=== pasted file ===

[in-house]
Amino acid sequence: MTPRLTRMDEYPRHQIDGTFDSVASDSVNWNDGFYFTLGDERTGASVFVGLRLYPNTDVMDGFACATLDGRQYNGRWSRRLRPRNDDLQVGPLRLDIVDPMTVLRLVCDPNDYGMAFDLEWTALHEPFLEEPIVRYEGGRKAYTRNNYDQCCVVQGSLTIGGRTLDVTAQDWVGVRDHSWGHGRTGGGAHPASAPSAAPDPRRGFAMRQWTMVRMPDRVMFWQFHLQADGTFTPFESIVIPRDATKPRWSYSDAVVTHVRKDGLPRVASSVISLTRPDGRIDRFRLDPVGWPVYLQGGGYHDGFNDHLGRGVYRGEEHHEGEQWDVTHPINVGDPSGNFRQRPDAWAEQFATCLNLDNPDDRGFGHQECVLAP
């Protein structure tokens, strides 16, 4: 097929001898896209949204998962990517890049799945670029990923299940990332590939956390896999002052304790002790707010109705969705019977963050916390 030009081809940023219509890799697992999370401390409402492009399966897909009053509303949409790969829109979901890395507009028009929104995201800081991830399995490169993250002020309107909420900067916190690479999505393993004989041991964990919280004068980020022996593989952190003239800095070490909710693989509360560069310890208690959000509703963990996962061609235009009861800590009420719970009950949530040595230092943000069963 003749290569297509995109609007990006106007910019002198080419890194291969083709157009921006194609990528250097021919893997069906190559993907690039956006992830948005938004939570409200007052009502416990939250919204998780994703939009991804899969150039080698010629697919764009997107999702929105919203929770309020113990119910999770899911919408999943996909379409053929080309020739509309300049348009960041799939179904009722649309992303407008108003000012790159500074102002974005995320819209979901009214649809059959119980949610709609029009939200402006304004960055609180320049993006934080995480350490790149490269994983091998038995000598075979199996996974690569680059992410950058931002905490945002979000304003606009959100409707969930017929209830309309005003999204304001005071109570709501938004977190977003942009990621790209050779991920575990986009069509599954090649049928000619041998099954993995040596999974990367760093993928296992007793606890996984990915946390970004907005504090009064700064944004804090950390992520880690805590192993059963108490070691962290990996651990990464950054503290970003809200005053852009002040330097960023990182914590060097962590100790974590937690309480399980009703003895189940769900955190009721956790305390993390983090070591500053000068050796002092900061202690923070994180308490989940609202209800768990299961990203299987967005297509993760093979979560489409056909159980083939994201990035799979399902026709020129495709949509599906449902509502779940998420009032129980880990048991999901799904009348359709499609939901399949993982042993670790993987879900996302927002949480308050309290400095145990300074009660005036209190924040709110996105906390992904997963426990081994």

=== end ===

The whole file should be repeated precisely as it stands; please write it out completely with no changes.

[in-house]
Amino acid sequence: MTPRLTRMDEYPRHQIDGTFDSVASDSVNWNDGFYFTLGDERTGASVFVGLRLYPNTDVMDGFACATLDGRQYNGRWSRRLRPRNDDLQVGPLRLDIVDPMTVLRLVCDPNDYGMAFDLEWTALHEPFLEEPIVRYEGGRKAYTRNNYDQCCVVQGSLTIGGRTLDVTAQDWVGVRDHSWGHGRTGGGAHPASAPSAAPDPRRGFAMRQWTMVRMPDRVMFWQFHLQADGTFTPFESIVIPRDATKPRWSYSDAVVTHVRKDGLPRVASSVISLTRPDGRIDRFRLDPVGWPVYLQGGGYHDGFNDHLGRGVYRGEEHHEGEQWDVTHPINVGDPSGNFRQRPDAWAEQFATCLNLDNPDDRGFGHQECVLAP
């Protein structure tokens, strides 16, 4: 097929001898896209949204998962990517890049799945670029990923299940990332590939956390896999002052304790002790707010109705969705019977963050916390 030009081809940023219509890799697992999370401390409402492009399966897909009053509303949409790969829109979901890395507009028009929104995201800081991830399995490169993250002020309107909420900067916190690479999505393993004989041991964990919280004068980020022996593989952190003239800095070490909710693989509360560069310890208690959000509703963990996962061609235009009861800590009420719970009950949530040595230092943000069963 003749290569297509995109609007990006106007910019002198080419890194291969083709157009921006194609990528250097021919893997069906190559993907690039956006992830948005938004939570409200007052009502416990939250919204998780994703939009991804899969150039080698010629697919764009997107999702929105919203929770309020113990119910999770899911919408999943996909379409053929080309020739509309300049348009960041799939179904009722649309992303407008108003000012790159500074102002974005995320819209979901009214649809059959119980949610709609029009939200402006304004960055609180320049993006934080995480350490790149490269994983091998038995000598075979199996996974690569680059992410950058931002905490945002979000304003606009959100409707969930017929209830309309005003999204304001005071109570709501938004977190977003942009990621790209050779991920575990986009069509599954090649049928000619041998099954993995040596999974990367760093993928296992007793606890996984990915946390970004907005504090009064700064944004804090950390992520880690805590192993059963108490070691962290990996651990990464950054503290970003809200005053852009002040330097960023990182914590060097962590100790974590937690309480399980009703003895189940769900955190009721956790305390993390983090070591500053000068050796002092900061202690923070994180308490989940609202209800768990299961990203299987967005297509993760093979979560489409056909159980083939994201990035799979399902026709020129495709949509599906449902509502779940998420009032129980880990048991999901799904009348359709499609939901399949993982042993670790993987879900996302927002949480308050309290400095145990300074009660005036209190924040709110996105906390992904997963426990081994």